Since early 2013, I have argued in numerous articles that the traditional shipping markets, containers (liner), dry bulk and tanker markets will take longer to recover than most investors, shipowners and analysts envision.
In late June, Tradewinds discussed the non-performing shipping portfolio of Commerzbank. In the article, Commerzbank’s, Deutsche Schiffsbank unit Chairman of the Board of Managing Directors Stefan Otto stated there would be “no firesales” of vessels. As of December 31, 2012, Commerzbank’s total shipping loan portfolio was Euro 18.9 billion. The non-performing part of Commerzbank’s shipping portfolio is worth up to Euro 4.5 billion (US$5.86 billion).
In November 2012, Commerzbank stated it was targeting a 40% reduction in shipping loans by 2016. The plan is to sell the ships at a later date when the market is stronger. Last month, the bank set up Hanseatic Ship Asset Management to acquire and operate distressed ships. According to Reuters, Mr. Otto stated, “Nothing has changed in regard to our plan to sell non-core assets. We want to reduce portfolios over time and in a way which does not destroy value.”
The bank was responding to market speculation that it is struggling to sell the shipping portfolio, and that bids are so low that the necessary write-downs related to a sale would jeopardize Commerzbank’s equity.
It is hope and prayer time for Commerzbank and Mr. Otto.
While hope, and even prayer, is a good thing, it is not something that a corporate strategy should be based.
Commerzbank and Mr. Otto are banking on a recovery in which traditional shipping markets will revert in the near-to-intermediate term, the global economy will resume growing at improved rates, and valuations will not deteriorate as central banks unwind accommodate monetary policies, such as Quantitative Easing (“QE”) and Zero Interest Rate Policy (“ZIRP”) [See Blogs: Shipping Markets and Quantitative Easing – A Double-Edged Sword and Peter G. Stokes/Lazard: Shipping and Quantitative Easing].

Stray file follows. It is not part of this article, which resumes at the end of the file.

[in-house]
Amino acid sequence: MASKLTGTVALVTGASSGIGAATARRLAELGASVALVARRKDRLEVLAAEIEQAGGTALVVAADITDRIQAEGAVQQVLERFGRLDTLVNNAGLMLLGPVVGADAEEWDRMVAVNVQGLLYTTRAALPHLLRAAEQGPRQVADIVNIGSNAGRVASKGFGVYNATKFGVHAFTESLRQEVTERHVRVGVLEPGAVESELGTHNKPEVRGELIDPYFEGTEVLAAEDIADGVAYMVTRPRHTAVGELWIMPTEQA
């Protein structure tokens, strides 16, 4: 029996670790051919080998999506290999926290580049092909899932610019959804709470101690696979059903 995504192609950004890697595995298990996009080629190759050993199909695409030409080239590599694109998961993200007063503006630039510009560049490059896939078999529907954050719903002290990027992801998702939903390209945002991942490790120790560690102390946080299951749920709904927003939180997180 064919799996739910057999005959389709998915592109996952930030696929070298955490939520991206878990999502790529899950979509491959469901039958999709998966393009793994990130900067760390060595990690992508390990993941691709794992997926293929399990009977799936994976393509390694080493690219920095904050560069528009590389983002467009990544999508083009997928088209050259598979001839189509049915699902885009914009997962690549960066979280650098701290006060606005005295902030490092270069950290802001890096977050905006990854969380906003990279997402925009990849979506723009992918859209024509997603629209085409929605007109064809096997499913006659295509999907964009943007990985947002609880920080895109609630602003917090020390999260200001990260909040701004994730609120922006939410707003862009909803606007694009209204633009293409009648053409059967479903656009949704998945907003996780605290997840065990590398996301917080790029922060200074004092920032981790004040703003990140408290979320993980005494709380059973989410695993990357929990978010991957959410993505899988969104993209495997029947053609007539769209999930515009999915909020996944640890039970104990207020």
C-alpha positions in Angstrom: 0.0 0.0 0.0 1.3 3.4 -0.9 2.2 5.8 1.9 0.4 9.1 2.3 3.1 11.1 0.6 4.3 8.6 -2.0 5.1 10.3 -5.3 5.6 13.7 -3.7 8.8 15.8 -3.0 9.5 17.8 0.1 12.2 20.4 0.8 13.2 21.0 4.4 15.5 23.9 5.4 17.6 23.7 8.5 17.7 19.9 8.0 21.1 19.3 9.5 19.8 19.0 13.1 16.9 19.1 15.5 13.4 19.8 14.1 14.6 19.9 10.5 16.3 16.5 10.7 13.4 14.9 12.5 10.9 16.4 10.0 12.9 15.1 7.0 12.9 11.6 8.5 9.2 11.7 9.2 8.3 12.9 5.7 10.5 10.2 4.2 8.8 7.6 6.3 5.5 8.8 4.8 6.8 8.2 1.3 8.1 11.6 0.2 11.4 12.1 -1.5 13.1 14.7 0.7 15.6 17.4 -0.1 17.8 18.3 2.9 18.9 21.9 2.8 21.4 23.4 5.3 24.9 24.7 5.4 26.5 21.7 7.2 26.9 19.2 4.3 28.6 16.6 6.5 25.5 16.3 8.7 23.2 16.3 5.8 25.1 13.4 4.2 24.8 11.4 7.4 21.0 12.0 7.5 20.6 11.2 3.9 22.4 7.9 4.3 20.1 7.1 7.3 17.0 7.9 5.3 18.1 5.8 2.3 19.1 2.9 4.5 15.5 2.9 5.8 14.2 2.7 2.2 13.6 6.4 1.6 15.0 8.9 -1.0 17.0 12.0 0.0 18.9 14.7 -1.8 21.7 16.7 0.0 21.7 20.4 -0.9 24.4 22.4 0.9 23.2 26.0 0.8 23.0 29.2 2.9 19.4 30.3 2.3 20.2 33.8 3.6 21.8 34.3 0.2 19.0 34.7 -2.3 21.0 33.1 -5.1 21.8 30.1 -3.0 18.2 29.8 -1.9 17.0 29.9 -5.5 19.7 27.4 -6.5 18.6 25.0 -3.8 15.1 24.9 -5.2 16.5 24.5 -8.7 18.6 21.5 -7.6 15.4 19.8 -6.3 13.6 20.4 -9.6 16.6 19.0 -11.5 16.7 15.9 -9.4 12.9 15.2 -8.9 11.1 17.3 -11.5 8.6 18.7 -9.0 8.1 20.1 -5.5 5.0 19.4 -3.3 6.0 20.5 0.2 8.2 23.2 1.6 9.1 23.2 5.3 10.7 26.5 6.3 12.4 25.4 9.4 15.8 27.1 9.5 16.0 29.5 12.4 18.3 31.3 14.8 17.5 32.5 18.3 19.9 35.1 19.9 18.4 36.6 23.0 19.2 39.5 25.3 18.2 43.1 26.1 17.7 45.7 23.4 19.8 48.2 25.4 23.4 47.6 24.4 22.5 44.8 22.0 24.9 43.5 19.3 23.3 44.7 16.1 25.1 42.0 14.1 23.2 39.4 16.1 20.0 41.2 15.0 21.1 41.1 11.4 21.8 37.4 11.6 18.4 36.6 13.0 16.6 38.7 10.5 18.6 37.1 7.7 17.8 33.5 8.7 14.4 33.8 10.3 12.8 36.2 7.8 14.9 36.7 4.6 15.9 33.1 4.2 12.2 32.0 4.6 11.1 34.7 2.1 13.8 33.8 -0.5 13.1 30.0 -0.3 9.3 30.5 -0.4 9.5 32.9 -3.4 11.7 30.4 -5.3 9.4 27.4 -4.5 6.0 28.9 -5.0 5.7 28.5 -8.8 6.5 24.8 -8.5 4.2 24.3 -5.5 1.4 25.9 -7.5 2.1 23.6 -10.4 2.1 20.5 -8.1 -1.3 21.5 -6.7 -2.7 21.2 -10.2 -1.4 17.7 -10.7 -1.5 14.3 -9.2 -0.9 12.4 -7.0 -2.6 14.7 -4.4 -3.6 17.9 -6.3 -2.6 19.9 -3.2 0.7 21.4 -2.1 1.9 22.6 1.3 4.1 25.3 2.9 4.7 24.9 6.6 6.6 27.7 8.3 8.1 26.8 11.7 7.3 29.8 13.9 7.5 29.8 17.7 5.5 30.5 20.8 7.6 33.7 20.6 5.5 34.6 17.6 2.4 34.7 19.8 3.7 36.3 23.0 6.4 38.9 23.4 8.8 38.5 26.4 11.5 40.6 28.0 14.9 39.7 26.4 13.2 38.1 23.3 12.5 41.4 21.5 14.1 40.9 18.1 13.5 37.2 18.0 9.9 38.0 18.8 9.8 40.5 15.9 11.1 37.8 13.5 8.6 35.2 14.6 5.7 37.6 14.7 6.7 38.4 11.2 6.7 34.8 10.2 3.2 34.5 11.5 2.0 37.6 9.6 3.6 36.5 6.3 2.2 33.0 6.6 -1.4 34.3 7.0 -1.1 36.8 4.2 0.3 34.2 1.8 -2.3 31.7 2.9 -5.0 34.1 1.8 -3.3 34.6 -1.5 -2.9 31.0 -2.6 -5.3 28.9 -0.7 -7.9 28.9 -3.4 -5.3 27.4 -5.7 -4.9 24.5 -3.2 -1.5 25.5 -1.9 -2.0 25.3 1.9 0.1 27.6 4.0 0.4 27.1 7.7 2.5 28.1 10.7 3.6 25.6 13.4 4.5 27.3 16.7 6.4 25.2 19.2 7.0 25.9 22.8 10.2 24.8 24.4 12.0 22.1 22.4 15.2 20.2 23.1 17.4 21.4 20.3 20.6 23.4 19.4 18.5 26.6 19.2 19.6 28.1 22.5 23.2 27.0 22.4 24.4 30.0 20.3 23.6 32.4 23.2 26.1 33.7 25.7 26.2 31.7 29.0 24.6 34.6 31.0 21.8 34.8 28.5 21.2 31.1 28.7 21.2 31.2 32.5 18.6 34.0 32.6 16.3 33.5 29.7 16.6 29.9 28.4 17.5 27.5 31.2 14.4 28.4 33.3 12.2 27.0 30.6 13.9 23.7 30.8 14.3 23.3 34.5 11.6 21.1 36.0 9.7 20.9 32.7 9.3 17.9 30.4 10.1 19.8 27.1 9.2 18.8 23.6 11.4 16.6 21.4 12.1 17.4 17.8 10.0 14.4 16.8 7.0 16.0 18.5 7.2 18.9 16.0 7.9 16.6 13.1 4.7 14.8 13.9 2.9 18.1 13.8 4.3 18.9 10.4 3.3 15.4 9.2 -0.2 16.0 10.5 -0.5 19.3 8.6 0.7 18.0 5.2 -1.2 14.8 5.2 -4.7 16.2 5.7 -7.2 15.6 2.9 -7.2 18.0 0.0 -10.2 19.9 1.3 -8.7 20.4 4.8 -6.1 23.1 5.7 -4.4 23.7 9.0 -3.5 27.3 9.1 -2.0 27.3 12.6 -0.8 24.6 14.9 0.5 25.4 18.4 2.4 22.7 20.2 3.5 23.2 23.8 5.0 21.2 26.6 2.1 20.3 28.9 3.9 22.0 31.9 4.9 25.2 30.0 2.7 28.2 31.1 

QE and ZIRP have propped up assets during this current period of excess capacity. The unwinding or tapering may be deconstructive to the shipping industry and the financial institutions it relies, as they experience asset deflation effects. The impact on Commerzbank, if central banks unwind before it aggressively sells ships, could be devastating to the bank and the shipping industry as the bank is forced at that point to sell shipping assets at firesale prices during a period of asset deflation.
The shipping industry is challenged by the fact that not only does Commerzbank have Euro 4.5 billion of non-performing shipping loans, which is a lot of ships, but that other banks and financial institutions are laden with non-performing loans.
For the shipping markets to begin to recover, the financial structure of the banking industry requires a cleansing, particularly given that new accounting standards by 2017 are expected to cause shipping companies to place bareboat charters and timecharters exceeding one year on balance sheet, increasing liabilities/debt ratios and causing shipping companies to be in default of loan covenants.
As Mr. Peter Stokes succinctly acknowledged in the Tradewinds article, a cleansing will require financial institutions to no longer hide real value of their assets, forcing governments into a thorough clean-up of the financial institutions restructuring their balance sheets.